In a Forbes Technology Council article earlier this year, my colleague Medicomp CEO Dave Lareau discussed how the industry was abuzz with talk about how providers and health plans can “optimize” risk-adjusted payments for Medicare Advantage, and the associated “upcoding” to qualify for higher risk scores.

Dave maintained that it will not be enough to simply pick a code and be done with it. Instead, the clinical documentation must support the selected diagnosis and show that the condition was appropriately assessed and treated. In other words, merely picking a more specific code is not going to cut it when the auditors come calling.

All this reliance on codes raises a core question about what providers’ primary concern should be: Is it about the coding or is it about the caring?

Consider the role of the EHR in all of this. The clinician, while with a patient at the point of care, must search through volumes of disjointed data. With so much disorganized data, is it any wonder that clinicians struggle to find relevant history about their patients’ existing or suspected problems?

Ultimately, the EHR is little more than an inert repository of information that that does more to justify diagnoses and billing than it does to empower clinicians to improve patient care.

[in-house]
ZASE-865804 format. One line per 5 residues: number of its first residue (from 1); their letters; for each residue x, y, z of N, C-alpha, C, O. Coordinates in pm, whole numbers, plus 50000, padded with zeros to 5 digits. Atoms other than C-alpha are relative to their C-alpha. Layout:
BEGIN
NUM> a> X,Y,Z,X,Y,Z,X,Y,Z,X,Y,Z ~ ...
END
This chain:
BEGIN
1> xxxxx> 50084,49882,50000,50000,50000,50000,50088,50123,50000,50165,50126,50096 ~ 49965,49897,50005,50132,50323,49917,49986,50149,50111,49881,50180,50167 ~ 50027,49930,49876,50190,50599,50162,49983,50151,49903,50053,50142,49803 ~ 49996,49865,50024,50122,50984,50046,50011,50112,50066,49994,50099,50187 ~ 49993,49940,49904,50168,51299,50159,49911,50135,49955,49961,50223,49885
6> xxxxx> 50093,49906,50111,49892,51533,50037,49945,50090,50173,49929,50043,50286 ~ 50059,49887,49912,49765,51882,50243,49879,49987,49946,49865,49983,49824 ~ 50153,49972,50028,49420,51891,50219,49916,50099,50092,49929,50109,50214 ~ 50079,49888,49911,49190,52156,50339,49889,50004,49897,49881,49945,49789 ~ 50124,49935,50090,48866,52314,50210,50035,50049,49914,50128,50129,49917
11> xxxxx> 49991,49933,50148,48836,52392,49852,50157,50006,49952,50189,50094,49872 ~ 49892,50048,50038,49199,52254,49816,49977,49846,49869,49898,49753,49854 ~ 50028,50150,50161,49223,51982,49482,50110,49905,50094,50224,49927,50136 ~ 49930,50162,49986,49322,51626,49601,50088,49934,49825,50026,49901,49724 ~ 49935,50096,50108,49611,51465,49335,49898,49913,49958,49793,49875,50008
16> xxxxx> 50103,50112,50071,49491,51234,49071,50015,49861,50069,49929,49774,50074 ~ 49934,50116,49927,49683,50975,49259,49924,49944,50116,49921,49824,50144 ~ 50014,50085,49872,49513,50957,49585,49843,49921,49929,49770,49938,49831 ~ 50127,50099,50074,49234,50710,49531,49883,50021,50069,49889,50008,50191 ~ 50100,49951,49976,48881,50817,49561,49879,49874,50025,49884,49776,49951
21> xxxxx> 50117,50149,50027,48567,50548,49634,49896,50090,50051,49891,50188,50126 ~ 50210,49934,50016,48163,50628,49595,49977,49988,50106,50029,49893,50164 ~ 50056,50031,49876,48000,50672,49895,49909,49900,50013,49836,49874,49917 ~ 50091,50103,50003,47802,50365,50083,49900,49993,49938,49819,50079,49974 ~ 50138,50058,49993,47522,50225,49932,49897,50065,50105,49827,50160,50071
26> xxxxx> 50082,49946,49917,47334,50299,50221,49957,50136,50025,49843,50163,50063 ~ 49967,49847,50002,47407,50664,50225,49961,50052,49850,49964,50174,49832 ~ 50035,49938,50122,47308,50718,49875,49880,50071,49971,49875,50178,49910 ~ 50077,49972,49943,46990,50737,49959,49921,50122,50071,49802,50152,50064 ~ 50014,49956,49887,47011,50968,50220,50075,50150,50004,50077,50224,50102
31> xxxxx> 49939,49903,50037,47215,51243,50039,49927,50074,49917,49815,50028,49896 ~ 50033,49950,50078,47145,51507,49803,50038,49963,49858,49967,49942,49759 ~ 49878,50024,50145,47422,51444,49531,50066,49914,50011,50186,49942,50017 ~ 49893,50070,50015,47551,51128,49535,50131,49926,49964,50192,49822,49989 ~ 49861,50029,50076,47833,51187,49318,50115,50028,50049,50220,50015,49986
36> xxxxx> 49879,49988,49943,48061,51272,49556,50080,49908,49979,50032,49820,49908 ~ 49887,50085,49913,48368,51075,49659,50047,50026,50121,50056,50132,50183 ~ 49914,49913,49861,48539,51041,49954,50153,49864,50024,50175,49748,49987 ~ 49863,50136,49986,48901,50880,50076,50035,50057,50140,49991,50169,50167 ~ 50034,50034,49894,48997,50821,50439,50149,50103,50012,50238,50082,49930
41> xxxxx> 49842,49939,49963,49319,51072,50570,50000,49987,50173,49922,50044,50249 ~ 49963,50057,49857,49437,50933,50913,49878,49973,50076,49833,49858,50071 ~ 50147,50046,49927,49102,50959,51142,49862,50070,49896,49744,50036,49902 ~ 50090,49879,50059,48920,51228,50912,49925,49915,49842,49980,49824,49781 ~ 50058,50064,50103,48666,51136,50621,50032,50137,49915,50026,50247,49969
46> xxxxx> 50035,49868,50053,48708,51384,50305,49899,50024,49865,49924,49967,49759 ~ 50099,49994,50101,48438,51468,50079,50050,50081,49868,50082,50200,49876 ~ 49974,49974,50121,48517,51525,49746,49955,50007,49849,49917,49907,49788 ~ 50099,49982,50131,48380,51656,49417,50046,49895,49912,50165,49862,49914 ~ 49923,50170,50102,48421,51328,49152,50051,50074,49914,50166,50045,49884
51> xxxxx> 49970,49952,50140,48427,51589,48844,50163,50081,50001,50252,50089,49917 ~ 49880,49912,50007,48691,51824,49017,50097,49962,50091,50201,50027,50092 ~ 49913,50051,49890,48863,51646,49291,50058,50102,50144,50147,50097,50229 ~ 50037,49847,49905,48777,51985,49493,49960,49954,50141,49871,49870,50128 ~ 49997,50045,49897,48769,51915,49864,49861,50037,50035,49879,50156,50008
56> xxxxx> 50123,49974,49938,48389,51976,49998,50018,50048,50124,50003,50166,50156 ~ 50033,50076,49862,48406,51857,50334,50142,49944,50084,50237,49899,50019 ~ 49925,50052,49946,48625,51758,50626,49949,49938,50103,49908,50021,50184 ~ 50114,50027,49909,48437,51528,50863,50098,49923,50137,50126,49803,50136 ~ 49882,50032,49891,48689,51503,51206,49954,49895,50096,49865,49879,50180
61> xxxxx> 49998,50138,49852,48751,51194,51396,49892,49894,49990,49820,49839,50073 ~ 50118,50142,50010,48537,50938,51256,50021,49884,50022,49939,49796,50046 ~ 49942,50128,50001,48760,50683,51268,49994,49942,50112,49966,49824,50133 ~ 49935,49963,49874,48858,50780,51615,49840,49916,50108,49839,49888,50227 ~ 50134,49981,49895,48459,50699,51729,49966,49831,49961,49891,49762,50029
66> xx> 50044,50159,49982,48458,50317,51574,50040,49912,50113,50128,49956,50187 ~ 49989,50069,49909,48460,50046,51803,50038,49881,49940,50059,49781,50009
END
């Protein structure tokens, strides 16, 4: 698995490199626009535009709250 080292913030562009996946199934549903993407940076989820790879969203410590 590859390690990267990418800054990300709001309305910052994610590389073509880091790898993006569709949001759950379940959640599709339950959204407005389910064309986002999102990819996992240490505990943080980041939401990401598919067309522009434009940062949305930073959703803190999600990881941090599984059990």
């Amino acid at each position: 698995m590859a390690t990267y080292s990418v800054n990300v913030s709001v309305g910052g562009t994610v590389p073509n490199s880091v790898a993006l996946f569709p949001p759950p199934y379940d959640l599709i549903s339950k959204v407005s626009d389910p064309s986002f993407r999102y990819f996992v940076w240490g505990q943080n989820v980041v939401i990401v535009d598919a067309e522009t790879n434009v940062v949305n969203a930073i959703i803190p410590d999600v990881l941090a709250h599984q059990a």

We’ve been focused on solving the wrong problem for too long. We’ve spent too much attention on the codes. Getting the code right. Get the next code. Managing codes. Managing lists of codes. Managing the updates of codes.

Instead, what we should be focused on is helping the clinician manage the patient.

What if the EHR was not just a clinically inert obligation, but a diagnostically interactive tool that provides the clinician with at-a-glance access to the clinical information related to a patient’s problem, as well as addresses the quality measures, documentation requirements, customized workflows, and more? That would empower the clinician to improve care.

Because it’s not about the coding. It’s about the caring.

With the growth of Medicare Advantage and other risk-based incentive programs, and the increased focus on pay-for-performance and quality, providers are increasingly charged with moving the needle on patient care. Having the right code might help to get paid, but it doesn’t move the care needle.

With the shift to value-based care models, it will be more important than ever to give clinicians a diagnostically focused view for each patient and each of their medical problems. Clinicians need these details instantly, without having to search through disparate sections of the EHR.

By empowering clinicians in this way, the EHR will become more than a clinically inert repository for codes. It will evolve into a true diagnostically interactive tool for care.